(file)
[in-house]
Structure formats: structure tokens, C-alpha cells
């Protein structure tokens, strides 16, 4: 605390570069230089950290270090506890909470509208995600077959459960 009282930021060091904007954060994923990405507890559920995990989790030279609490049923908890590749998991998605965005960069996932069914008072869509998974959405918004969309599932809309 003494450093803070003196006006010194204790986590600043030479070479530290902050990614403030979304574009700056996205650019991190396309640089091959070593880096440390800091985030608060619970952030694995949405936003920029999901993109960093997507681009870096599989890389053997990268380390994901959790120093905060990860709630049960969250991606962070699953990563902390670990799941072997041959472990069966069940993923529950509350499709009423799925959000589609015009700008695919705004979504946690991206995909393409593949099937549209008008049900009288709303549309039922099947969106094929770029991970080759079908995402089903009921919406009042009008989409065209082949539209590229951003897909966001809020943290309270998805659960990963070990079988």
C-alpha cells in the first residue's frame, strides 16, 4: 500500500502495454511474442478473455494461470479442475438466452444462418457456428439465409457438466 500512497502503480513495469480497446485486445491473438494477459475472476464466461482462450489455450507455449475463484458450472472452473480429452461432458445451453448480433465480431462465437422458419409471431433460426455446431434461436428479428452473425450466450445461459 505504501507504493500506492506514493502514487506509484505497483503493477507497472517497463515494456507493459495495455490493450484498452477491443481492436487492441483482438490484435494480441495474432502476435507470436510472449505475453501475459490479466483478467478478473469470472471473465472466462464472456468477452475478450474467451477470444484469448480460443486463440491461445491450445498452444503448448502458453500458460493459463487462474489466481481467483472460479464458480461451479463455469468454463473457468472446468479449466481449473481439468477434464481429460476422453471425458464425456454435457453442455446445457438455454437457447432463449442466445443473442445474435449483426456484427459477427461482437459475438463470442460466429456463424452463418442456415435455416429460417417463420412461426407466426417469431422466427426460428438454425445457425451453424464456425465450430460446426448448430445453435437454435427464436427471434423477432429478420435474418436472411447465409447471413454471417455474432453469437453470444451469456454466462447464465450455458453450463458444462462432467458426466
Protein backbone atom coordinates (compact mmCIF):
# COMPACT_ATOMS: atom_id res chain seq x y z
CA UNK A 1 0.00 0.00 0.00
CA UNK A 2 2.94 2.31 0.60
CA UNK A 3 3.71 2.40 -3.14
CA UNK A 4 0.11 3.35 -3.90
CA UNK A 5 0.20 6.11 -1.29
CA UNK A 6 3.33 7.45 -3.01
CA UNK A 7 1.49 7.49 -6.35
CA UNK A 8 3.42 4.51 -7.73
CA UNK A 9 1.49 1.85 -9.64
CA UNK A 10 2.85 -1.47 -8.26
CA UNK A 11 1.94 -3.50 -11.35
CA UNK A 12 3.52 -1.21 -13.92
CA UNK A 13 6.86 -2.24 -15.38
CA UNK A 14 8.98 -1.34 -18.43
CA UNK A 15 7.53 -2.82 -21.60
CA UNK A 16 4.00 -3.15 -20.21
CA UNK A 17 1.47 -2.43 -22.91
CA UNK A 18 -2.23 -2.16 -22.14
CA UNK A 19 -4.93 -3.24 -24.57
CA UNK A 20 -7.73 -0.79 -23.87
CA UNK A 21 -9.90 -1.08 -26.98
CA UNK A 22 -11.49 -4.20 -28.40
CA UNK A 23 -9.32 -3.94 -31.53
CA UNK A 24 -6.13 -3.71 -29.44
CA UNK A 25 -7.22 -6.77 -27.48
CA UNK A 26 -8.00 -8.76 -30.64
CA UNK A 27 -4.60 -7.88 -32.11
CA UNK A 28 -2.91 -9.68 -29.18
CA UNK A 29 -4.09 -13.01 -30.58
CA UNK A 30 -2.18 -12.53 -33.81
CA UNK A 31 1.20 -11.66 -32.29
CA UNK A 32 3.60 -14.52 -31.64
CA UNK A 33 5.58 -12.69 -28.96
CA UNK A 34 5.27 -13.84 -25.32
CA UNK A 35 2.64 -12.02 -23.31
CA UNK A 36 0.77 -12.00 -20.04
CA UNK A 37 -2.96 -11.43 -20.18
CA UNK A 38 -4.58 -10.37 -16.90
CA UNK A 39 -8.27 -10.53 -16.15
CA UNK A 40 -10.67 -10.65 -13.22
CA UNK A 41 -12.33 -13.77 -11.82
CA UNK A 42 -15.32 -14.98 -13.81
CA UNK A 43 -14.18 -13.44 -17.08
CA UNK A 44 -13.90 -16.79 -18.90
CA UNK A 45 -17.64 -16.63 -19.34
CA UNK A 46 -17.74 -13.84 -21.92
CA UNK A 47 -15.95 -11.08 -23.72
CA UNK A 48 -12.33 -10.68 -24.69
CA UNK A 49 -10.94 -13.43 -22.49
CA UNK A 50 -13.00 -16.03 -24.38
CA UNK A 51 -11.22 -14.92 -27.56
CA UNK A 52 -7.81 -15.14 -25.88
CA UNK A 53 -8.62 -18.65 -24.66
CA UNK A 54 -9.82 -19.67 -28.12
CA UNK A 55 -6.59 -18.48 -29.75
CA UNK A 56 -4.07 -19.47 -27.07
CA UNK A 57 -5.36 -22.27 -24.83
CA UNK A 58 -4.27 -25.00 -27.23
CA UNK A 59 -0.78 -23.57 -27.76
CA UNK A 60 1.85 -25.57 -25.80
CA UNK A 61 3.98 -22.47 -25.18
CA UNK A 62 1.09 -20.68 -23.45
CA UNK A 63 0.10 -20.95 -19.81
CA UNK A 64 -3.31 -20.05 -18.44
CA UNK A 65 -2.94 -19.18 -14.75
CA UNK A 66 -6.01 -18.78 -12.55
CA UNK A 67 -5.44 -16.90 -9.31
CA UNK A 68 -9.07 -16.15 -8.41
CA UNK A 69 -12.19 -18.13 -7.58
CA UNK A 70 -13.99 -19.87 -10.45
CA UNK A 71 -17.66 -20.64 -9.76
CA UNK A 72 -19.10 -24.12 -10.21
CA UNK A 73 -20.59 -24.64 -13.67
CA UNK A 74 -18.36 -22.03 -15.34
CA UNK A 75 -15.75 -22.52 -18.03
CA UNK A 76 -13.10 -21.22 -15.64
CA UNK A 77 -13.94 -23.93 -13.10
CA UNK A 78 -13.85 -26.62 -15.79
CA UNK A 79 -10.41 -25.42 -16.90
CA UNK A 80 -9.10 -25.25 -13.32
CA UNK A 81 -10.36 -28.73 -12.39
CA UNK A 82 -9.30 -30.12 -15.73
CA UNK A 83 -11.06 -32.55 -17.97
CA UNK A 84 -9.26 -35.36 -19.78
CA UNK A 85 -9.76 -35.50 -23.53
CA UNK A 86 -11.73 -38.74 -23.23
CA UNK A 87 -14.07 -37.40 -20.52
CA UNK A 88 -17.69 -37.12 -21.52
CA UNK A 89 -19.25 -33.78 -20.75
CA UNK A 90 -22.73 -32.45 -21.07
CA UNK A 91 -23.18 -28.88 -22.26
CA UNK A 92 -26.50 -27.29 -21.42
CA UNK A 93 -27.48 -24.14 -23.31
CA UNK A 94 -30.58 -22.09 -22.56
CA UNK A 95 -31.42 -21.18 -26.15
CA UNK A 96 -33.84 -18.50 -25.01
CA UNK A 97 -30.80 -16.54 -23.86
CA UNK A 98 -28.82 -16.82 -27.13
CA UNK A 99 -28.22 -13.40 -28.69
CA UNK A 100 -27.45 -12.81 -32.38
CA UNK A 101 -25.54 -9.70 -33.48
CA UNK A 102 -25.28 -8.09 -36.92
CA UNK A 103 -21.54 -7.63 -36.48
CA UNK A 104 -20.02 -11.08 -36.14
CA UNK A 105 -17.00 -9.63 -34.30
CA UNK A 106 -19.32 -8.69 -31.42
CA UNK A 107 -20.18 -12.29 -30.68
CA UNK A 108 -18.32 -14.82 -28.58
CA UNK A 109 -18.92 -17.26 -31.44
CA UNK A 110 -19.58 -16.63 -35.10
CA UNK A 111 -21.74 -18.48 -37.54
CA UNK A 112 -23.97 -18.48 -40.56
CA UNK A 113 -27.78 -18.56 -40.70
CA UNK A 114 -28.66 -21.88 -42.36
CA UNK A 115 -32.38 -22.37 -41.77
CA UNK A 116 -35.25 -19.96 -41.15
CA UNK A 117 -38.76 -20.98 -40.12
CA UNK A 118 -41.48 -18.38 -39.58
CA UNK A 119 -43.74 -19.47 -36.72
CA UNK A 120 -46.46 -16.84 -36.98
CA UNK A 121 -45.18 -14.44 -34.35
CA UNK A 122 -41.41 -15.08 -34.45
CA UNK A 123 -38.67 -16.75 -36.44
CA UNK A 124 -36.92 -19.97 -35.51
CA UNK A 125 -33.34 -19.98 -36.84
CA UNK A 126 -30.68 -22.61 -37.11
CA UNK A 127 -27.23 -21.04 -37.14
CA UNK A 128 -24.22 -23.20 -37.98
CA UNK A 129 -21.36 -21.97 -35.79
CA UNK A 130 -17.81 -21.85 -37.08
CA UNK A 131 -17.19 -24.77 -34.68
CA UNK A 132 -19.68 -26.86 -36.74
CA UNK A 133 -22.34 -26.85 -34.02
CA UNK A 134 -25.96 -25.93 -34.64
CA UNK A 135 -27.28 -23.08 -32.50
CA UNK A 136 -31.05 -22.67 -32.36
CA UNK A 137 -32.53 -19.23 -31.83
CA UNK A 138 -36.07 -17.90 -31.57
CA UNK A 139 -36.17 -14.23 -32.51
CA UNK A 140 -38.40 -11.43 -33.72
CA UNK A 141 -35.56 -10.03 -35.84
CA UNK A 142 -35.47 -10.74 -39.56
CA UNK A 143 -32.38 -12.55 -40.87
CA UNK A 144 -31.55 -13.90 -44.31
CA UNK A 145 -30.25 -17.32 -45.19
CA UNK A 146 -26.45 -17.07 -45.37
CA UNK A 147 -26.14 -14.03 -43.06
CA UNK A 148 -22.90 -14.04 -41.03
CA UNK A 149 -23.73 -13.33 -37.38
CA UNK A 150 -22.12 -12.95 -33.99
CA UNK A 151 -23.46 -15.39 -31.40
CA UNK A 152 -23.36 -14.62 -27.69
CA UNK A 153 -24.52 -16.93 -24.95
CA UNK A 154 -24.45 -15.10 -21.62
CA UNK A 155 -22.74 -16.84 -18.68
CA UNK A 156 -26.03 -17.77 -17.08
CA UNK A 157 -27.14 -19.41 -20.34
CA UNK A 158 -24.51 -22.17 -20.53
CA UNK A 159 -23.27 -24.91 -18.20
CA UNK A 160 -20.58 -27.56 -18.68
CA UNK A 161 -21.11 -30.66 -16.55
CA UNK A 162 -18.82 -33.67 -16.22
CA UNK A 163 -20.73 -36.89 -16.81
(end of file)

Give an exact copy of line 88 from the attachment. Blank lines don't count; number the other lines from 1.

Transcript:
CA UNK A 82 -9.30 -30.12 -15.73